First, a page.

The new Food Labeling Modernization Act of 2015 is important to the food allergic community and the meetings industry
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- The new bill will add sesame to the U.S. top allergen list
- The bill leaves out important provisions preventing cross-contact
- Unpackaged foods will need to declare allergens at point-of-sale
New legislation, introduced simultaneously to the U.S. Senate and to Congress in November 2015 has serious implications for the meetings industry and is of significant importance to the food allergic community. Named, “The Food Labeling Modernization Act of 2015,” the purpose of the bill is “to amend the Federal Food, Drug, and Cosmetic Act to strengthen requirements related to nutrient information on food labels, and for other purposes.”
On the surface, it looks like an act that only affects food manufacturers and requires them to update and clarify information on the nutritional facts panel on their package foods.
When you dig a bit deeper into the twelve-section act, you find that two other “intentions” of the legislation are to expand the top food allergen list and modify labeling requirements for food allergens.
Sesame Considered a Major Allergen
In section eight, sesame is added to the U.S. major food allergen list created in the Food Allergy Labeling Consumer Protection Act of 2004 (FALCPA). Joining the original list of top eight allergens regulated by the U.S. FDA—milk, eggs, fish, crustacean shellfish, tree nuts, peanuts, wheat and soybean, sesame will have to be identified on pre-packaged food ingredient labels in plain English and not be lumped in with ingredients such as, “spices” or “natural flavoring.”
An estimated 500,000 people in the United States are allergic to sesame, prompting the change. At the time of FALCPA, the original eight allergens accounted for 90 percent of U.S. allergies.
Some authorities attribute the need for the sesame addition to the increasing trend to eat more exotic foods, many of which contain sesame by multiple names (e.g., tahini, benne, teel, gingelly oil, and til oil) making it difficult to identify. As a seasoning, sesame can also be found in a surprising variety of common food products such as candy, tortillas, veggie burgers, sauces, baked goods, and many gluten free foods.
Labeling Allergens of Non-Packaged Foods
Section nine of the The Food Labeling Modernization Act of 2015 mandates that “retailers” serving/selling non-packaged foods directly to consumers, including that which has not been prepared or manufactured on-site, must post signage identifying any of the top allergens in the food at the “point-of-sale” location (adjacent to the non-packaged food items).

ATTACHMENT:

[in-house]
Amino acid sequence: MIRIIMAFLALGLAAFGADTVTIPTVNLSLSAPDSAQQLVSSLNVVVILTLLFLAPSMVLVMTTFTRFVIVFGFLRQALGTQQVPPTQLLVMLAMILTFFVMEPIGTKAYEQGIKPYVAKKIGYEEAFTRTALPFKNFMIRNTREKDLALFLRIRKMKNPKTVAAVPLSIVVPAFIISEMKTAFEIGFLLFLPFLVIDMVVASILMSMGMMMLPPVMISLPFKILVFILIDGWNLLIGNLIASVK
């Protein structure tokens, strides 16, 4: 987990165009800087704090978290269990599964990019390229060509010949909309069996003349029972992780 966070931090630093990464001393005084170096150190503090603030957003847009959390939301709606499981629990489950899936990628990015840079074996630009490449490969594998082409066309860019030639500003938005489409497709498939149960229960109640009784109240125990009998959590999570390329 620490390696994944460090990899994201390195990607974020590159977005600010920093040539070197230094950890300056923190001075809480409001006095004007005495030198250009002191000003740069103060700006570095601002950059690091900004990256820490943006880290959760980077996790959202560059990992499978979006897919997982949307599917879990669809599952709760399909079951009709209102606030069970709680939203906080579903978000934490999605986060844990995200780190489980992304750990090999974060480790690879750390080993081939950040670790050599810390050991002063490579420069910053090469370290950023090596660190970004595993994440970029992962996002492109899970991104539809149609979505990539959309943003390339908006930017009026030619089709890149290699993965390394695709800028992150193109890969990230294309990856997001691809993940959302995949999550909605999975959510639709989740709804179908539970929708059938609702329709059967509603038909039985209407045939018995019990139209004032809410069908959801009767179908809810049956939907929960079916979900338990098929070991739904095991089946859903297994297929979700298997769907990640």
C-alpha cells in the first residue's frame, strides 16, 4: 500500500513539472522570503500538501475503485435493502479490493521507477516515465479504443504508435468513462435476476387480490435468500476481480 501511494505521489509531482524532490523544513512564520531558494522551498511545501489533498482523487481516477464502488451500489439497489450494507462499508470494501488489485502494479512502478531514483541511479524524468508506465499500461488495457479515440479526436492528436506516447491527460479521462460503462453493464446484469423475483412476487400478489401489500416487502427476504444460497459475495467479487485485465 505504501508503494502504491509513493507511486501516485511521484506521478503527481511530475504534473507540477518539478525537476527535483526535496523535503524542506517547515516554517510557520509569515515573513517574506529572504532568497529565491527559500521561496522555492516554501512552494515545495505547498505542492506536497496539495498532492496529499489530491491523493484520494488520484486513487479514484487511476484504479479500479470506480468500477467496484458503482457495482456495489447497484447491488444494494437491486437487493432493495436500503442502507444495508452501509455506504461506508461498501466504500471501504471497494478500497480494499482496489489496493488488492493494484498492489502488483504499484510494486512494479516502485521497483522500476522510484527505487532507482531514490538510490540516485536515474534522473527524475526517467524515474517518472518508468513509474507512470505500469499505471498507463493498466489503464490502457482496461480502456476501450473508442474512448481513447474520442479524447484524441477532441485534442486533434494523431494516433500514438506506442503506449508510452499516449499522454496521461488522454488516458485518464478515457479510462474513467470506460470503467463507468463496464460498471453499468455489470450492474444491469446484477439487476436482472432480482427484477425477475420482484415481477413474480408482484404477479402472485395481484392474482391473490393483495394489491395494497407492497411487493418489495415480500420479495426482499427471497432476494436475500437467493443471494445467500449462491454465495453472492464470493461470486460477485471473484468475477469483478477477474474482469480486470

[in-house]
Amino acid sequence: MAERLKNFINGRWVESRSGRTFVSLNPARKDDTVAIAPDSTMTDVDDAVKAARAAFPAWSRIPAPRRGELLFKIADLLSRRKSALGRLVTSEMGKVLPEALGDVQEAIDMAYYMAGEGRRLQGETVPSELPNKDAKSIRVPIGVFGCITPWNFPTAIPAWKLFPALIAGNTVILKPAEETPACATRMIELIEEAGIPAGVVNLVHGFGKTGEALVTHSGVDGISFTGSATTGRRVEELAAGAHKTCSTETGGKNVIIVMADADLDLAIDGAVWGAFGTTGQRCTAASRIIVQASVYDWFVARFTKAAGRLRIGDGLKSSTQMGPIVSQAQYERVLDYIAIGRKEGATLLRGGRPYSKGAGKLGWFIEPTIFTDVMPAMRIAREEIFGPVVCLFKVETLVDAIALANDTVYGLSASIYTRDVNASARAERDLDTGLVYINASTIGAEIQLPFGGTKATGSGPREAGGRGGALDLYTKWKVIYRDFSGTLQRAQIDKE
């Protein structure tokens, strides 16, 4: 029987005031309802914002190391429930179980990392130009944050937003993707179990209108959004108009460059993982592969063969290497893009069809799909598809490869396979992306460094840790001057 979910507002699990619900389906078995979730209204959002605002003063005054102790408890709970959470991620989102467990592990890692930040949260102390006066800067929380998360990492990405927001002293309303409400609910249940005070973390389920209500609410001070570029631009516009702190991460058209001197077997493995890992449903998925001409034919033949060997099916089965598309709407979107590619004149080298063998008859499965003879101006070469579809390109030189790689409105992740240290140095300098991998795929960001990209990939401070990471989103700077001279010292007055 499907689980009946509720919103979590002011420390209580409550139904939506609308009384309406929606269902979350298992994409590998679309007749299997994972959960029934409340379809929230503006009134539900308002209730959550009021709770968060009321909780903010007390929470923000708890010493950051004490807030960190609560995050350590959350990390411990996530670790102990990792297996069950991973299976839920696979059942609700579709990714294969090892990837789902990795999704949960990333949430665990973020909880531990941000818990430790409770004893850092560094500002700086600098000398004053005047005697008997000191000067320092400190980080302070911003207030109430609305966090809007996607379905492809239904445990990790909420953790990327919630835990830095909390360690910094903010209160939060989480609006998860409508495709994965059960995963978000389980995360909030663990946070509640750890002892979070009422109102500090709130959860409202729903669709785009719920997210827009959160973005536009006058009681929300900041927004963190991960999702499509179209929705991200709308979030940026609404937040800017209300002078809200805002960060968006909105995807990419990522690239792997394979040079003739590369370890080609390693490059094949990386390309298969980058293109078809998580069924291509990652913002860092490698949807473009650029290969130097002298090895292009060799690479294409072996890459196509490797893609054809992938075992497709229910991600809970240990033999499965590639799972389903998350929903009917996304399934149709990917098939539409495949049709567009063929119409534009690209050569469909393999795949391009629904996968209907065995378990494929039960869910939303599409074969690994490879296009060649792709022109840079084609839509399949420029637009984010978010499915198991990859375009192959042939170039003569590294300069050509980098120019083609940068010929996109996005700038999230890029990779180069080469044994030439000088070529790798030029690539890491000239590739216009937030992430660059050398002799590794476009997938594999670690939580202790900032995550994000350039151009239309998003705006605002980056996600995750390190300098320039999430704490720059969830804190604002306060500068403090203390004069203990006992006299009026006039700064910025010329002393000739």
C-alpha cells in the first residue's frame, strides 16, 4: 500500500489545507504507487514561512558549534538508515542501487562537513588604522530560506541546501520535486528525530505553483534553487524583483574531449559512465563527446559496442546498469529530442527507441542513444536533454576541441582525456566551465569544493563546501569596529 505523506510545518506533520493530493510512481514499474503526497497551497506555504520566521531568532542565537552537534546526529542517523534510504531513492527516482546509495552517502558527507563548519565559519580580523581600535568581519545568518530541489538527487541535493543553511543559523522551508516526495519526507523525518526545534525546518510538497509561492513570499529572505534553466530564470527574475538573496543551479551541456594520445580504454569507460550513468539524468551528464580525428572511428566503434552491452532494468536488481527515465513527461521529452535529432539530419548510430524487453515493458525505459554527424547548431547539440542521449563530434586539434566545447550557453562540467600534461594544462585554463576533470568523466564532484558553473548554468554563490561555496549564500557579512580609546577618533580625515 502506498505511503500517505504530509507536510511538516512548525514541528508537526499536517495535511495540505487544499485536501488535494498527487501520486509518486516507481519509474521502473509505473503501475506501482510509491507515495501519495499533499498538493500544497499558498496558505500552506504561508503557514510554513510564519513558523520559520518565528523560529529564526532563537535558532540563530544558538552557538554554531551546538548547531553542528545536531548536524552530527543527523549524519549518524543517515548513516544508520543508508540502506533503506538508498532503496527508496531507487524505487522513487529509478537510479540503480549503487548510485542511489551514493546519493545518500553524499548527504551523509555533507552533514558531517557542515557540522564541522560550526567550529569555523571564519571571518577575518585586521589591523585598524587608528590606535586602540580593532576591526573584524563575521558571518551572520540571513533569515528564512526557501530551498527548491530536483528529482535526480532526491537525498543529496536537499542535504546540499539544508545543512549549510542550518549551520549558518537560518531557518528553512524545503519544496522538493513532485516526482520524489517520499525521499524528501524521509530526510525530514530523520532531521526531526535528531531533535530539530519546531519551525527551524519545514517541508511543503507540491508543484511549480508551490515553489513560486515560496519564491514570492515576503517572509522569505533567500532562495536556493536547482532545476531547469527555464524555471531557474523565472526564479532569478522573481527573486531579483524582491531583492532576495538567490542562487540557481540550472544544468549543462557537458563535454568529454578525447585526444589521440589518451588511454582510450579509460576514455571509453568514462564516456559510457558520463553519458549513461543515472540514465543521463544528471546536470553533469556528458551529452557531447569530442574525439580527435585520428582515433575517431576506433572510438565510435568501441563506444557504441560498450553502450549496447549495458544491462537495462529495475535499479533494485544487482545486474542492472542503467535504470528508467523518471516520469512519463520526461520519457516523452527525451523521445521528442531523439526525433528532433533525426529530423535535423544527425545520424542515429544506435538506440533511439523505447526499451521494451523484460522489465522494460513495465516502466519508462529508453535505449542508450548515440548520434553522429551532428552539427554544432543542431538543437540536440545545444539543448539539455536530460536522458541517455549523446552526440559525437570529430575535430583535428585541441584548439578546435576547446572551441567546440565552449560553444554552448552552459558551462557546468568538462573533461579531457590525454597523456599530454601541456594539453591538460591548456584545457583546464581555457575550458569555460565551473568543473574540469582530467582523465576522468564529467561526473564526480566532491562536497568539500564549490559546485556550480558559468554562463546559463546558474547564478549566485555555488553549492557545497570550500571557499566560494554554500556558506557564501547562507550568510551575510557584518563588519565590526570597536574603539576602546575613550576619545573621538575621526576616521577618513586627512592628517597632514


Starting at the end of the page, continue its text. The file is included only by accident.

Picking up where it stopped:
This section of the proposed legislation is similar to the European Food Information to Consumers Regulation No. 1169/2011 (EU1169/2011), which was enacted in December 2014 and requires all food service providers—caterers, grocery stores, gas stations, hotels, convention centers—to make allergen information for non-prepacked food available to consumers at the point-of-sale.
Combined, these two specific changes will affect how meeting planners and their catering partners communicate with attendees and help food allergic attendees feel a bit safer with what they are served at meetings. I thoroughly support and commend the efforts of the U.S. legislators who are sponsoring this bill. Its implementation will mandate for better and much more clear information for food allergic meeting attendees on what they are being served at corporate meetings, special events, and conventions.
What’s missing in these sections of the legislation are clear definitions of “retailers” and “point-of-sale.” Presently, the legislation is vague at best and minimally defines the inclusion of self service food, for example, at restaurants and similar retail food establishments. To me, the definitions should define and/or incorporate:
Retailers: establishments that serve food directly to consumers, pre-packaged and unpackaged, including foods delivered by caterers, and foods intended for supply to mass caterers. Such establishments may include, but are not limited to, gas stations, grocery stores, restaurants, recreation camps, youth sport facilities, theme parks, hotels, resorts, sports arenas, catering companies and convention and conference centers.
Point-of-Sale: where foods are offered for sale or served to the final consumer “without prepackaging, or where foods are packed on the sales premises at the consumer’s request or prepacked for direct sale.” Point-of-sale locations may include, but are not limited to catering menus marketed by hotels, caterers, convention, conference centers to sell their food services as well as the menus and buffet labels provided to event participants through event apps, menu cards, buffet stands and more.
One additional point I’d like to urge the legislators to consider is mandating the disclosure of potential for cross-contact in the preparation and serving of food. No hotel, convention center or caterer’s facility will ever be completely allergen-free, but requiring such outlets to communicate and disclose the potential cross-contact of food ingredients used to make their menus is critical. Meeting participants have a right to know about all the allergens that might be contained in their food.
The New Food Labeling Modernization Act of 2015 is a great step in the right direction. It is a long-needed improvement on previous legislation and addresses key challenges brought on by our evolving eating preferences and dietary needs. While there are still items in need of definition and the legislation still needs to make it through the Senate and House, the very introduction of such topics are well-received and open the door for better regulation in the name of food safety and the ability of the American public to choose healthy food.